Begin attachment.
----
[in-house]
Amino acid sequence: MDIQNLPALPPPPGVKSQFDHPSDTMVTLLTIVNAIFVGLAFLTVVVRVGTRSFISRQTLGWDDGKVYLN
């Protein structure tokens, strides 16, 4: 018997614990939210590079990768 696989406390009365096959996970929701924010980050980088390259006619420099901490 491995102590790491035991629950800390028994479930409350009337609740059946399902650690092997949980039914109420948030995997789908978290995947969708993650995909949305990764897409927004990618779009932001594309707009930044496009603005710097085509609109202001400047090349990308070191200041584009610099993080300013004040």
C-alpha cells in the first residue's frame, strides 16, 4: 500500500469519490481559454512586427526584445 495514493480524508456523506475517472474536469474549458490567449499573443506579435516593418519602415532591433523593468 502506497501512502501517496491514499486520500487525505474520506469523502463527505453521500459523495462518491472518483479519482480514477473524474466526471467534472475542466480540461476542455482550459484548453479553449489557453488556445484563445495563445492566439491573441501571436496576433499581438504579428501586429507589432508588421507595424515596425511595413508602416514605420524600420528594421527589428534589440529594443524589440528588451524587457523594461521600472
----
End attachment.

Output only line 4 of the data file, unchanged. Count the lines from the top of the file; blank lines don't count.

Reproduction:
C-alpha cells in the first residue's frame, strides 16, 4: 500500500469519490481559454512586427526584445 495514493480524508456523506475517472474536469474549458490567449499573443506579435516593418519602415532591433523593468 502506497501512502501517496491514499486520500487525505474520506469523502463527505453521500459523495462518491472518483479519482480514477473524474466526471467534472475542466480540461476542455482550459484548453479553449489557453488556445484563445495563445492566439491573441501571436496576433499581438504579428501586429507589432508588421507595424515596425511595413508602416514605420524600420528594421527589428534589440529594443524589440528588451524587457523594461521600472